Following on the trend of converting a commercial premises to a residential property, there are now more conversions than ever before, contributed by the abundant availability of commercial properties on the market. Between 2016 – 2017, the number if these conversions increased by 40% in the UK.

Although obtaining finance for a commercial property can have its challenges it’s easy to see why so many investors are keen to move into commercial property conversions.

– Due to the shift to the online distribution business model, many offices have closed which has increased the supply of commercial properties. Due to the surplus in supply, buyers have been able to negotiate a much cheaper sale price.

– Commercial premises are usually located close to amenities for the convenience of the employees, so future tenants will also have access to public transport and shops.

– Well-known “statement” buildings have a history attached to them which can boost the attractiveness of living there.

– Larger commercial buildings have the possibility to turn them into Houses of Multiple Occupation (HMOs), which generally yield a much higher rental income. Examples of HMOs are student halls, hostels, refuges, buildings containing flats with shared facilities, employee accommodation and lodging accommodation.

If you are keen to get your foot on the conversion ladder, there are a few pointers to be aware of before you start.

To be clear, a commercial property is a building that has been erected for the intention of a business that will turn a profit. To turn the building into a residential home, it is likely that you will need to apply for planning permission. If you fail to do this, you may find that you are in breach of planning regulations which could result in a fine or worse, you may need to destroy the work you have already done or at least make rectifications which can result in extra expense that has not been budgeted.

To get started, you will need to apply for planning permission from the local planning authority (LPA) at your local council. Depending on the type of conversion, application fees can vary between £96-£462 for full planning permission. It’s a good idea to start the application as early as possible to mitigate risk of delays as not all LPA’s operate the same.

In some cases, planning permission has already been granted and comes with the sale of the property. In other cases, planning permission may not be necessary, such as if there is no planned change of use or if the conversion is under Permitted Development Rights (PDR) which are granted by the government and not the (LPA), although if there are any changes planned to the exterior of the building, planning permission would be needed even under PDR.

According to the class of the property you want to convert, it may be possible to avoid the necessity of applying for full planning permission under Planning Development Rights.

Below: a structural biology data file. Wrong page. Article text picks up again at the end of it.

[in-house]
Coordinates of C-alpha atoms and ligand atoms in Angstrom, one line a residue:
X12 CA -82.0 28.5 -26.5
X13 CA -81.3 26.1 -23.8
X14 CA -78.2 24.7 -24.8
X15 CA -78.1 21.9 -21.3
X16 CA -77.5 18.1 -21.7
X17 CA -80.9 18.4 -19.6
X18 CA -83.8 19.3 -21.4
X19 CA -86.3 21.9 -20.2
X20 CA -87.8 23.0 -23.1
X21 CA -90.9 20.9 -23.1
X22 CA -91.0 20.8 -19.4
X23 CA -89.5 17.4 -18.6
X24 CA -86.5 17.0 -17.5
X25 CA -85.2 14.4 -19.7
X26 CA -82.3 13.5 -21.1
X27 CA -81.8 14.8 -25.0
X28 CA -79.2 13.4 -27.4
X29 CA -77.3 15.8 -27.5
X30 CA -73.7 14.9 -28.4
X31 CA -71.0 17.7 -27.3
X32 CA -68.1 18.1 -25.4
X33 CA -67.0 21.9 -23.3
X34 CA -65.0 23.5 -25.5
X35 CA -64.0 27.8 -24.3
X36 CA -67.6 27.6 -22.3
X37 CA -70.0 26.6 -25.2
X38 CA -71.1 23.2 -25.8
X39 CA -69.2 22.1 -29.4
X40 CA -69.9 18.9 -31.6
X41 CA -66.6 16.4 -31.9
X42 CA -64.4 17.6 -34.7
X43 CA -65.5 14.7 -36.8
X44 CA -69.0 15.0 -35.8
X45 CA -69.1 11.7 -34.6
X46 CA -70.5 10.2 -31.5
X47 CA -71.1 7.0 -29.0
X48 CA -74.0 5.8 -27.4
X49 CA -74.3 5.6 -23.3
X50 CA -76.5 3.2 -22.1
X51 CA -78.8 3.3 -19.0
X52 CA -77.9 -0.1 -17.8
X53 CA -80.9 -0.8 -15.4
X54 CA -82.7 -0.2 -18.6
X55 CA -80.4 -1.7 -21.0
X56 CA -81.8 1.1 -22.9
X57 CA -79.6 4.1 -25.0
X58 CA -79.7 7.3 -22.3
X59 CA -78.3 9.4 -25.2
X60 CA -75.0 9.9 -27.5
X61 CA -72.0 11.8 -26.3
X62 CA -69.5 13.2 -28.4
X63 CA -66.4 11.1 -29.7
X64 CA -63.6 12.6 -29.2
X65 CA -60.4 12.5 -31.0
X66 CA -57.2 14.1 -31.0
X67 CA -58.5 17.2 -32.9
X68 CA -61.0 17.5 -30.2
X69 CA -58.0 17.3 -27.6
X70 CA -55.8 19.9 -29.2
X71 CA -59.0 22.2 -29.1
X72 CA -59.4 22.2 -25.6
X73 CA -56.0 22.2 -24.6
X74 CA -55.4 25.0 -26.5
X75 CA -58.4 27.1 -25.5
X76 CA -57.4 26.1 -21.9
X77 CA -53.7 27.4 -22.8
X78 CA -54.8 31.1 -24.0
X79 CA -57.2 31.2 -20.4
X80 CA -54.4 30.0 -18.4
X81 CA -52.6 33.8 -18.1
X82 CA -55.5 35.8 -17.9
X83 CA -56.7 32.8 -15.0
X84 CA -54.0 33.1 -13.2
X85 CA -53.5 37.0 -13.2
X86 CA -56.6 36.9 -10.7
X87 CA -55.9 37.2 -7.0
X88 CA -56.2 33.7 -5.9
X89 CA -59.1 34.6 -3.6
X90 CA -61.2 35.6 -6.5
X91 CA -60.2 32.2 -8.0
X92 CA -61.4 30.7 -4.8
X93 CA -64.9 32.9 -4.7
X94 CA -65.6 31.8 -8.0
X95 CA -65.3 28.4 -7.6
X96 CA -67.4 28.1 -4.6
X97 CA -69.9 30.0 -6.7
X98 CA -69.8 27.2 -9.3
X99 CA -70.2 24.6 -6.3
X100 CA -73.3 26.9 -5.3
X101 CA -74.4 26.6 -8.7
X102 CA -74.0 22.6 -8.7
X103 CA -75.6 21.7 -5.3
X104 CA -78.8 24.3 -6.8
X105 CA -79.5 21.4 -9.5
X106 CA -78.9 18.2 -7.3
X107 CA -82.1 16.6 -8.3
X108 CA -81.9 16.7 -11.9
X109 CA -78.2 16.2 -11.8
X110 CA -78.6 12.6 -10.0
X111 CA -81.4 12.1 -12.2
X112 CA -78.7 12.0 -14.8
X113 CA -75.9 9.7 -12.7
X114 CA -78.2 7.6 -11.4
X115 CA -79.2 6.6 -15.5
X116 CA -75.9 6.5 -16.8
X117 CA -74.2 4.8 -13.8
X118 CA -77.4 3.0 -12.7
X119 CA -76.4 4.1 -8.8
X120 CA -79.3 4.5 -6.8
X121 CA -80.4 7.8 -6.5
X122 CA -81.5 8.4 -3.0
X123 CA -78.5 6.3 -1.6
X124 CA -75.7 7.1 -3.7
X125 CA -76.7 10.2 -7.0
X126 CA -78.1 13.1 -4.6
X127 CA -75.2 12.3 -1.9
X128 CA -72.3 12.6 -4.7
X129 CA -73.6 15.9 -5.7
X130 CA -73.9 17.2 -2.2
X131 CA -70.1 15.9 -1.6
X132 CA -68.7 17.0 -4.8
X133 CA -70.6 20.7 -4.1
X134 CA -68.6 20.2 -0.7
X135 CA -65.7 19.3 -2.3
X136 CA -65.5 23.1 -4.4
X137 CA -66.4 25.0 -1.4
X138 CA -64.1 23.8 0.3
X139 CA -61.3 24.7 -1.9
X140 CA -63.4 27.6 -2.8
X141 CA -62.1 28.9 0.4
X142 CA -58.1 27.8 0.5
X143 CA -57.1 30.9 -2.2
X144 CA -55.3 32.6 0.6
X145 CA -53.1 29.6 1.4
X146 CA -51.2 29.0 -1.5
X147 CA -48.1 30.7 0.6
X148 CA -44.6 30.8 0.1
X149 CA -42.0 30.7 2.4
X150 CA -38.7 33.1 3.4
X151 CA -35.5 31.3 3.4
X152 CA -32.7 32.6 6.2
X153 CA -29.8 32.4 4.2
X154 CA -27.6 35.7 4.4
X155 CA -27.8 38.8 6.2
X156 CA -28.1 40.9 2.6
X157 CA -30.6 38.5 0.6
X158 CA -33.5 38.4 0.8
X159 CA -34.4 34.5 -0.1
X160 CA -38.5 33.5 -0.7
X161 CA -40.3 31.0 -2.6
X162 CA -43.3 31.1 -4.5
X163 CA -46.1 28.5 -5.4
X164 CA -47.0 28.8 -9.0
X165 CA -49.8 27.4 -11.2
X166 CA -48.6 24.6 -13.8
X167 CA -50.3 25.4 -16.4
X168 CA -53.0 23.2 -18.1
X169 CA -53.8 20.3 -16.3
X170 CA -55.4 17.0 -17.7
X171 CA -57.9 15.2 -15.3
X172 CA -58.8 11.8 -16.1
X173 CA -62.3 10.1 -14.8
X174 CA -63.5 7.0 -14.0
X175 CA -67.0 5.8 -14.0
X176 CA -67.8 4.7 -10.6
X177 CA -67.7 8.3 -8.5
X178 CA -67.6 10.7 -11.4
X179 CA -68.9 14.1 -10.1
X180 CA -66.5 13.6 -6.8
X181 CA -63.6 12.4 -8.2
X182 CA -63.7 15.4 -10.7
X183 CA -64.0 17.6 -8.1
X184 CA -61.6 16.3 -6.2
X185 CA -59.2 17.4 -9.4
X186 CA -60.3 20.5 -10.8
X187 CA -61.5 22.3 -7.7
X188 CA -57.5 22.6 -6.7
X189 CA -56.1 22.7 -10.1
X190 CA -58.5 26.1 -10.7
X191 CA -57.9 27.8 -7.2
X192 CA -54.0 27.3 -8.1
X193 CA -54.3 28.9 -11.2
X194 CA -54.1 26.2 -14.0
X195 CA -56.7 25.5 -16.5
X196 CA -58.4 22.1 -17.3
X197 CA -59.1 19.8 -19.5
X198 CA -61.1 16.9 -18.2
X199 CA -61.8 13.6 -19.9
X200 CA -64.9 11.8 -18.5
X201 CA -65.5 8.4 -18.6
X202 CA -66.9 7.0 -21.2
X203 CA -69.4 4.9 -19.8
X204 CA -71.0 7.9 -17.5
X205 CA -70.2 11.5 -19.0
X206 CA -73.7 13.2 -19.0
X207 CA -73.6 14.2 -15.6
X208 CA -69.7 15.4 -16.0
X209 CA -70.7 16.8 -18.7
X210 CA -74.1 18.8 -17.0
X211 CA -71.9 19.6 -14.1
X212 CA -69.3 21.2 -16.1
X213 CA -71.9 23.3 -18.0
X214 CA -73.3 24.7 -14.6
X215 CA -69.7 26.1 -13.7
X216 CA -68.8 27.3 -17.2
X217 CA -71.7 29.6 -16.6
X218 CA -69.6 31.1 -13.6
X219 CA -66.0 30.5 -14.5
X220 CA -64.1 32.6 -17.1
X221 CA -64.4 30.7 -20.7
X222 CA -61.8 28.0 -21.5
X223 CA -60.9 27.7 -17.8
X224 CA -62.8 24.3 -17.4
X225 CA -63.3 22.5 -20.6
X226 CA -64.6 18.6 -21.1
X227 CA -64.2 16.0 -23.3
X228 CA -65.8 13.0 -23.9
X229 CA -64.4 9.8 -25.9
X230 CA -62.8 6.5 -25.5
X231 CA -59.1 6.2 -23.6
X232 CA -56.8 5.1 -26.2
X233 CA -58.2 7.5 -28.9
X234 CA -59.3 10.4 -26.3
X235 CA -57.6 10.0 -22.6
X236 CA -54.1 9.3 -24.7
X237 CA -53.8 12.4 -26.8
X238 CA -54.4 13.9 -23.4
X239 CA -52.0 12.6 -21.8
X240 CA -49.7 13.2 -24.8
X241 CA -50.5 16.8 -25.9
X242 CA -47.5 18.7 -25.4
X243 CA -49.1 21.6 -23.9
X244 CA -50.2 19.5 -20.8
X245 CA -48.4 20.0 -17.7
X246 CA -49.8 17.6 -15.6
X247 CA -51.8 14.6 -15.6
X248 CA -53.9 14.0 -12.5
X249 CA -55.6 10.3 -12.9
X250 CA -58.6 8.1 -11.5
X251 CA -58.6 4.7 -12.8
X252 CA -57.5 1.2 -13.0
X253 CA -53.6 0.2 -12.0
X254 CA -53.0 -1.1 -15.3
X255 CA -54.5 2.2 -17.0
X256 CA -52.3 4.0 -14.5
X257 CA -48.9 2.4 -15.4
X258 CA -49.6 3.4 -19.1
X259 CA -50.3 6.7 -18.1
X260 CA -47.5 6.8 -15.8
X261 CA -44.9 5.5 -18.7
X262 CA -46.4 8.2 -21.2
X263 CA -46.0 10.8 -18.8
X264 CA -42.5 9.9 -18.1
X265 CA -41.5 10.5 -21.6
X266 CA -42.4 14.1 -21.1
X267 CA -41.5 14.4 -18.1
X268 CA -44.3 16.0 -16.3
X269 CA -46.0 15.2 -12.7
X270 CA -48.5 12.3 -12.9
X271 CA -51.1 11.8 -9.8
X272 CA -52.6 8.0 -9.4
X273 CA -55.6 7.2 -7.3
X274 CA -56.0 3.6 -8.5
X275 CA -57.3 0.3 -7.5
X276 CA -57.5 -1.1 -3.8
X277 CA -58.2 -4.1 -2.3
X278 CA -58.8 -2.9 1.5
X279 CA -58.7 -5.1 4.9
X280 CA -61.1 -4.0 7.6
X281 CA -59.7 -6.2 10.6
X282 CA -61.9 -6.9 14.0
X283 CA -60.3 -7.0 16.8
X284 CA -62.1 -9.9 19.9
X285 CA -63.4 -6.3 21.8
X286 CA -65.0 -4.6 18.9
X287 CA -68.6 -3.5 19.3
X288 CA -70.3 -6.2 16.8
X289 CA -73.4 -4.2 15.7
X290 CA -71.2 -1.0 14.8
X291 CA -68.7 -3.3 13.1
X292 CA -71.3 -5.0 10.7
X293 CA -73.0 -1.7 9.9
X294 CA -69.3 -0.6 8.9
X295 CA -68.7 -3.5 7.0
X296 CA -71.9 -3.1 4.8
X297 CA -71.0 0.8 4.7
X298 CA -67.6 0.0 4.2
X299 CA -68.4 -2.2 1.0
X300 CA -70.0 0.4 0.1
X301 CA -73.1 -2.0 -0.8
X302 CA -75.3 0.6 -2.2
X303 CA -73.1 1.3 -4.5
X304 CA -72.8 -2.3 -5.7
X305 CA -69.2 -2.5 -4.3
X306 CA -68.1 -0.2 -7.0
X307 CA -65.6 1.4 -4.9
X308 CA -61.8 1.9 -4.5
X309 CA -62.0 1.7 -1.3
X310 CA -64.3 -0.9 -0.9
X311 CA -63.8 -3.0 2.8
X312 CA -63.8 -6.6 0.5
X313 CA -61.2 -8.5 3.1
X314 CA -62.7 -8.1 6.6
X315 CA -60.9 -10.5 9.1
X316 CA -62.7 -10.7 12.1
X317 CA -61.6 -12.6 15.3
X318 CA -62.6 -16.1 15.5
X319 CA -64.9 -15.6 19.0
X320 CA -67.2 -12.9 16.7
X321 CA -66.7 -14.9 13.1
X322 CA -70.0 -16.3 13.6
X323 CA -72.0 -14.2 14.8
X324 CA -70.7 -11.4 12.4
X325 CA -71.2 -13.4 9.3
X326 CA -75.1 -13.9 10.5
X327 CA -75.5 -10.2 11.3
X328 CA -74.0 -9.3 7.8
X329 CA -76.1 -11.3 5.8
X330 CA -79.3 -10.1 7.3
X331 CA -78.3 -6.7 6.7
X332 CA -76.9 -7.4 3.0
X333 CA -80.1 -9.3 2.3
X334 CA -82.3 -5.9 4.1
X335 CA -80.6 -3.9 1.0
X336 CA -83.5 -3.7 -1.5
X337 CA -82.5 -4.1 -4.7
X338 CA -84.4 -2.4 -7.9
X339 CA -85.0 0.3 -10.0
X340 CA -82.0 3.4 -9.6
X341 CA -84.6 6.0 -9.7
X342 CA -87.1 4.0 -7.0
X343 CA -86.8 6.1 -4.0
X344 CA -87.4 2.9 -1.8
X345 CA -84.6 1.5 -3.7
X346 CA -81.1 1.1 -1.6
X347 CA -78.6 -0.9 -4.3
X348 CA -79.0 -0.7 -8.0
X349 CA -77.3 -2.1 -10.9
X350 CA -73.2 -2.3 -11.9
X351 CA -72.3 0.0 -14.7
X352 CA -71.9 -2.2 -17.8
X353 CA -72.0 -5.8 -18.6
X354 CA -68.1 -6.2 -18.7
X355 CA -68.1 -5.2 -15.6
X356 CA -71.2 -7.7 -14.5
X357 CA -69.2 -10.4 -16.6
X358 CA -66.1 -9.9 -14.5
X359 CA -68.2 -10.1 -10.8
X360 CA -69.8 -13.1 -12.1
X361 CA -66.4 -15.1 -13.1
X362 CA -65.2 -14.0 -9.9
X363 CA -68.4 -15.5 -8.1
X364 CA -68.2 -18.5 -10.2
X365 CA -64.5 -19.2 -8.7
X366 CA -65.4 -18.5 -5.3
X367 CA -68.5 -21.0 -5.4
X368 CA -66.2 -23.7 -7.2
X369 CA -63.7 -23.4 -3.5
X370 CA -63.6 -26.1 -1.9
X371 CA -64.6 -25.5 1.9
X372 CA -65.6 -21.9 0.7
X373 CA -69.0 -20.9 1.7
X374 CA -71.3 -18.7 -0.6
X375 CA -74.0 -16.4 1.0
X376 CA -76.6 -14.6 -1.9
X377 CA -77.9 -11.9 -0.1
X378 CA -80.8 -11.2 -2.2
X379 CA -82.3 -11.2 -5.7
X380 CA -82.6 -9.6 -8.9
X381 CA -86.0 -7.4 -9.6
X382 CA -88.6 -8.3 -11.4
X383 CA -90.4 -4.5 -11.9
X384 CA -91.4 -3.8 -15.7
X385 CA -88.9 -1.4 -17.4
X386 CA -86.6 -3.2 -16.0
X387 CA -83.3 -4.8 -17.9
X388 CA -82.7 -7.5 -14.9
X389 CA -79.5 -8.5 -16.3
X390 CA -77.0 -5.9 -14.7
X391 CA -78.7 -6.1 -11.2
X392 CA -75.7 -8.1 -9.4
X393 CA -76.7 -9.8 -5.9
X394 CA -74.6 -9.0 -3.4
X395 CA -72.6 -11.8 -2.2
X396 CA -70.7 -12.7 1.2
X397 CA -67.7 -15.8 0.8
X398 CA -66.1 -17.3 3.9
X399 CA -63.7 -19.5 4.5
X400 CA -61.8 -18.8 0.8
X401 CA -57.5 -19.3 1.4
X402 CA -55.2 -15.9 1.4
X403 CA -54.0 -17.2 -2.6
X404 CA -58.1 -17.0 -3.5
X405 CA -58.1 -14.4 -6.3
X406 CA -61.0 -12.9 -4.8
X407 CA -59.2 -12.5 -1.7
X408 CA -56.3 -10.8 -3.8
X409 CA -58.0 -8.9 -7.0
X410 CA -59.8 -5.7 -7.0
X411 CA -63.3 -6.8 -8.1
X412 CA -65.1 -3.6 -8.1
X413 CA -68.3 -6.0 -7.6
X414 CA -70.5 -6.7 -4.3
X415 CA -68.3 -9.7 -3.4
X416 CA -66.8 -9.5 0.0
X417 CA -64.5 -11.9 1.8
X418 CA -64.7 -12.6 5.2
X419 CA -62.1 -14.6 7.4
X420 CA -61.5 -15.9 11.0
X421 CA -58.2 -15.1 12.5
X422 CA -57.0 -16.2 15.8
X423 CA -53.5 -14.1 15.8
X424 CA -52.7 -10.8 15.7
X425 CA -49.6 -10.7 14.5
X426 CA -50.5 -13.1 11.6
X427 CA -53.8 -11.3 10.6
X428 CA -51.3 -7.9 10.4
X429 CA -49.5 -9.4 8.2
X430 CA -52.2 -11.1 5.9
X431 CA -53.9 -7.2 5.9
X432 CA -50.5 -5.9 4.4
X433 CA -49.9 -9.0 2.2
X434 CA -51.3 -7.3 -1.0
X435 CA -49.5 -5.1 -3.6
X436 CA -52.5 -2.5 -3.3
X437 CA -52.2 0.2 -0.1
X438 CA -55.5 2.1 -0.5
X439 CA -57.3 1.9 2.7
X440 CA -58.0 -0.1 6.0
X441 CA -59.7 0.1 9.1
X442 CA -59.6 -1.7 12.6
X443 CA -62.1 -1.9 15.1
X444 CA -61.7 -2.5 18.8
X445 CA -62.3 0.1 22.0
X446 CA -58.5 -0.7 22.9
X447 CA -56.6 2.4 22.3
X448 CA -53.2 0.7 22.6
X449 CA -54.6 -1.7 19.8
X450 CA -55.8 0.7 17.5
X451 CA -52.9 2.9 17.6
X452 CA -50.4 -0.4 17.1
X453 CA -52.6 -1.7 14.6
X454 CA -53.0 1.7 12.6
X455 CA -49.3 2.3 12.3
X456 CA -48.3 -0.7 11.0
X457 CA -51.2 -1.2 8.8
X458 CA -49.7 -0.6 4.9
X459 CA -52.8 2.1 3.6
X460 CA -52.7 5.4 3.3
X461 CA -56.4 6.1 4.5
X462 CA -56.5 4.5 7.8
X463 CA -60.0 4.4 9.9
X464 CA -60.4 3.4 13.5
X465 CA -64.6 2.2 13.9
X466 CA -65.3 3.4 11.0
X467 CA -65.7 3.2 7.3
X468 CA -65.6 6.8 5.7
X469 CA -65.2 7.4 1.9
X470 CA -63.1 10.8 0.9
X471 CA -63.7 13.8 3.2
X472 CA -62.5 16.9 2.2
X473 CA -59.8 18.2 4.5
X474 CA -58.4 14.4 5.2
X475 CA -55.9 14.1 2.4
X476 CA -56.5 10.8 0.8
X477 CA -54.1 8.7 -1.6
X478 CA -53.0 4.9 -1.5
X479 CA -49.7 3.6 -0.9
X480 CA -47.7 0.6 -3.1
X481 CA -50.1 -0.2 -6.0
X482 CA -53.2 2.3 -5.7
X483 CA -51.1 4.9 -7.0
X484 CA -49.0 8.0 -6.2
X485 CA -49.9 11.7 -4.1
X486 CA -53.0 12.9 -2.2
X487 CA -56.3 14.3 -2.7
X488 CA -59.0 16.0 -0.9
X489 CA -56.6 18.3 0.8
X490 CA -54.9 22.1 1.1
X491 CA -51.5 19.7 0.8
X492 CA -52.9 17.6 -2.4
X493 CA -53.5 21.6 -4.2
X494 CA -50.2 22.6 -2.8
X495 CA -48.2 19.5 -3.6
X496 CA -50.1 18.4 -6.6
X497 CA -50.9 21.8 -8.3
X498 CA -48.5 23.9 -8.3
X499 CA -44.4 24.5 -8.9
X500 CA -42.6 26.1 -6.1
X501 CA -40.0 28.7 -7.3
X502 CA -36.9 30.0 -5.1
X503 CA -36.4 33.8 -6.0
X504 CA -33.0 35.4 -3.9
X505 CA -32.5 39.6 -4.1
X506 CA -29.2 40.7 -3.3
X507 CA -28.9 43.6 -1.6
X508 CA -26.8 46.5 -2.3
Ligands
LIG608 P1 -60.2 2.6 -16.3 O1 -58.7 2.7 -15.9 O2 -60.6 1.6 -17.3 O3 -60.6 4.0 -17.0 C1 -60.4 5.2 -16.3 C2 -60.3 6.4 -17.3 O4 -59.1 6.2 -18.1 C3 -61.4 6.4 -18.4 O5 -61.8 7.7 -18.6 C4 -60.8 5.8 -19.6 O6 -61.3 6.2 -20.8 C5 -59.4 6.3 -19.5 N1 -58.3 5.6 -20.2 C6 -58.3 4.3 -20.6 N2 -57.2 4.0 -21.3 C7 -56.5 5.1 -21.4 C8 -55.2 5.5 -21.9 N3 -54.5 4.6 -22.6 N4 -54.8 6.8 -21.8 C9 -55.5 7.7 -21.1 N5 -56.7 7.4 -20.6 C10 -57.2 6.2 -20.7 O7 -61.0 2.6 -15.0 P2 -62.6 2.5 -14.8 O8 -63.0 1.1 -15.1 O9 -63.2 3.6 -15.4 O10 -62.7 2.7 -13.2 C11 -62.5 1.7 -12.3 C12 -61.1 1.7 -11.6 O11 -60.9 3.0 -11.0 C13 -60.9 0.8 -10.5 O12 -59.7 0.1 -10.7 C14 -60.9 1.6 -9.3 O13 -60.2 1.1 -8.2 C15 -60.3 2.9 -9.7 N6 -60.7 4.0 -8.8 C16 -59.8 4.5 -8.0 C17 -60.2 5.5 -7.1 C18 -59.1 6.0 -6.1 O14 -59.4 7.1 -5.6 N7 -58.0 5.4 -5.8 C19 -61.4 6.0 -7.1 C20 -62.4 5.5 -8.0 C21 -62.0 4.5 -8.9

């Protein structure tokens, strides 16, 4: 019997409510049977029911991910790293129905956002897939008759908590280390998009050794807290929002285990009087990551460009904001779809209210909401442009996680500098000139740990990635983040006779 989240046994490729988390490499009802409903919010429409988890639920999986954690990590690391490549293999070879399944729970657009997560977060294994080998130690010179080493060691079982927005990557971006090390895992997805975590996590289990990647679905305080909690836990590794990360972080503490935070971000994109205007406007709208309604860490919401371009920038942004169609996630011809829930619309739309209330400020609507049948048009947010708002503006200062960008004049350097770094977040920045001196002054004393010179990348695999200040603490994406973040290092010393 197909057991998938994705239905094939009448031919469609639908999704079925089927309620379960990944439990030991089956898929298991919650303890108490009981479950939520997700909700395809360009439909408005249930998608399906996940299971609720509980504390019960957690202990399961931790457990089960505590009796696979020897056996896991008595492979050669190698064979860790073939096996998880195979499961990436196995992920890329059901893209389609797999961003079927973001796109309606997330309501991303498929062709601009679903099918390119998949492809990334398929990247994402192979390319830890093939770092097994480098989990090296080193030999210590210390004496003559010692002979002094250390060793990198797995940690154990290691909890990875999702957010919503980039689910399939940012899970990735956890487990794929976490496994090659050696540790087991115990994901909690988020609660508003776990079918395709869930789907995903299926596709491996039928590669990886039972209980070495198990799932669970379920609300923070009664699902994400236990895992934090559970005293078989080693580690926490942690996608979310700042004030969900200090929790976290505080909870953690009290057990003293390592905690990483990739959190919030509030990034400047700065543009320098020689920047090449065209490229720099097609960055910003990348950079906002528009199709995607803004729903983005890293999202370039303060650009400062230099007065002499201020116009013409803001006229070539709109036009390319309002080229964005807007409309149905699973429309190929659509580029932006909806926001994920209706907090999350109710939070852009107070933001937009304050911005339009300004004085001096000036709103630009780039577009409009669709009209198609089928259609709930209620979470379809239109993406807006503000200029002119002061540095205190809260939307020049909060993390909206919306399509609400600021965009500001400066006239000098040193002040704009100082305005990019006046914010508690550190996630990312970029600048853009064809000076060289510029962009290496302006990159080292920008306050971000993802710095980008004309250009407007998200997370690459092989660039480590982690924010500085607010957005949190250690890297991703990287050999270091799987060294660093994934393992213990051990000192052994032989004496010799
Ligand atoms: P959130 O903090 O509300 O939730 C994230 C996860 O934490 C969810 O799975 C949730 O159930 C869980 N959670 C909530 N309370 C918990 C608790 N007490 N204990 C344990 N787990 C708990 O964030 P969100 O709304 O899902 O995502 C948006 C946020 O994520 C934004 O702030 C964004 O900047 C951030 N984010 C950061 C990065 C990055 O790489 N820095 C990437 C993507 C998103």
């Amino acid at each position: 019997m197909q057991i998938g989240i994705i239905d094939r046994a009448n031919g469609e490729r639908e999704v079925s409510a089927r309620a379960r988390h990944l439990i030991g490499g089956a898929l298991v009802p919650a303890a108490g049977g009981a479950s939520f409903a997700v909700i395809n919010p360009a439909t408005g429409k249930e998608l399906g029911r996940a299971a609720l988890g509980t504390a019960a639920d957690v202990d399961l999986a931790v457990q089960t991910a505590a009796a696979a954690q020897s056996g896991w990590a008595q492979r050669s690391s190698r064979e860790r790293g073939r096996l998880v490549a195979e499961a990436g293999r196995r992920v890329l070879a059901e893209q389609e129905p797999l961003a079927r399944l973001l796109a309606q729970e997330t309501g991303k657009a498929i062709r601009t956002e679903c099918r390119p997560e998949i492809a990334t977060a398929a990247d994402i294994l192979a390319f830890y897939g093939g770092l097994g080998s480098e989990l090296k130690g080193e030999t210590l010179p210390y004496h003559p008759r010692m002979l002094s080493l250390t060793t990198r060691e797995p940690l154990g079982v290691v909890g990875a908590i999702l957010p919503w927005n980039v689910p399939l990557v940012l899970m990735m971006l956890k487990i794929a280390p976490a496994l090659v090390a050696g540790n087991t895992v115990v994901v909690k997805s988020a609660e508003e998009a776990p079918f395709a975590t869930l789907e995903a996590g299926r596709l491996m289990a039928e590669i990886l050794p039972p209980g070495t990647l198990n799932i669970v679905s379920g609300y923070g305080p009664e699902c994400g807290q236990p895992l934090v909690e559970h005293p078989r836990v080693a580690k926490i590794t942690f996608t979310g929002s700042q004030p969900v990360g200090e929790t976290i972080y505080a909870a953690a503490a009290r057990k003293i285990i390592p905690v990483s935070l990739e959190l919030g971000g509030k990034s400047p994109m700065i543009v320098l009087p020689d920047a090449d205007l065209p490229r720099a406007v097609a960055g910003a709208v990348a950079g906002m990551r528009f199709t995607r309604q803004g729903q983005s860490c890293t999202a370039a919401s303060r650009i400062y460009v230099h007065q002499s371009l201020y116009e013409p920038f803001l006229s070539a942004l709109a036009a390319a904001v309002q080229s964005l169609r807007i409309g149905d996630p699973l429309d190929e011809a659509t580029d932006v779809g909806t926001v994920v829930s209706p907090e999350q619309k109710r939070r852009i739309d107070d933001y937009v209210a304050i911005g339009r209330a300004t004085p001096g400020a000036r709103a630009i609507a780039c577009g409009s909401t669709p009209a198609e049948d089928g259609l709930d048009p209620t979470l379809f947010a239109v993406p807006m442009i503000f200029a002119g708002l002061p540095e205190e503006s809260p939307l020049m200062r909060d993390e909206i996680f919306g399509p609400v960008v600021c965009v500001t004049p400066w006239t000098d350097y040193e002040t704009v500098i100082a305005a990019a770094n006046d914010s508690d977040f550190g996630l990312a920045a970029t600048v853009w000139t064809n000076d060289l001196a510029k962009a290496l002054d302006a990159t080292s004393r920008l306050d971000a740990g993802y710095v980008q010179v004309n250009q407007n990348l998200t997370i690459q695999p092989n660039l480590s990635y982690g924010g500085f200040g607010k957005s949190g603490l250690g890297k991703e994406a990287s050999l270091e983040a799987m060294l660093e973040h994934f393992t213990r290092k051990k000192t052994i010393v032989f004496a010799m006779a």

The following table shows classification of each business type:

Legislation that was introduced in 2017 allows for (applications submitted since October 2017) the conversion of a B1c – a light industrial building to a C3 – residential dwelling without the necessity to obtain full planning permission. B1c is the most common type of conversion due to the fact that there is a large supply of them in residential areas. As long as the space is not in excess of 150 square metres, class A1 conversion to A2 may also be allowed to develop without full planning permission.

It’s important to remember that even without needing planning permission, you will still need to obtain Prior Approval from the relevant local authority.

Other restrictions may include that prior approval is granted before October (in the case of B1c to C3 conversions), and that the project is completed within 3 years of approval. Also, if you are planning to change any walls or changes to the structure, planning permission will still be required as prior approval only relates to the change of use.

Things to bear in mind

Listed Buildings – If you are choosing to convert a listed building, you will have no other choice than to go through the full planning permission application process. The LPA may request to see all architect’s drawings and demand that all materials used in the project and the standard to which he building is completed is done so to a higher level than normal. This may also apply to buildings that are situated near to areas of National Park or Conservation Areas.

Leasehold Properties – An important thing to consider is that you will need to obtain permission from the freeholder and if you require development finance on a leasehold property, most lenders will require that there is at least 70 years left on the lease.

Other costs involved – most builders and developers have an idea of the extra costs involved such as legal fees, surveying fees, searches by local authorities, the cost of the actual reformation, and possibly the cost of bringing in extra utilities to make the property suitable for residential purposes. However, there may be extra costs related to issues that are only revealed once building work has started.

Is there a downside?

There could be. If not properly budgeted and planned, the costs may spiral meaning that you will need to invest more capital. Also, if the property has been repossessed, you may not know what you are taking on if structural issues have not been addressed early on. Development Finance can also be more costly than a regular buy-to-let or commercial mortgage and you will need the services of a specialist commercial property solicitor to assist you with the buying process.

But don’t be put off, as converting a commercial property can not only be very profitable, but it is also a great way of giving back to the local community by improving the area that people live in and promoting environmental sustainability in construction.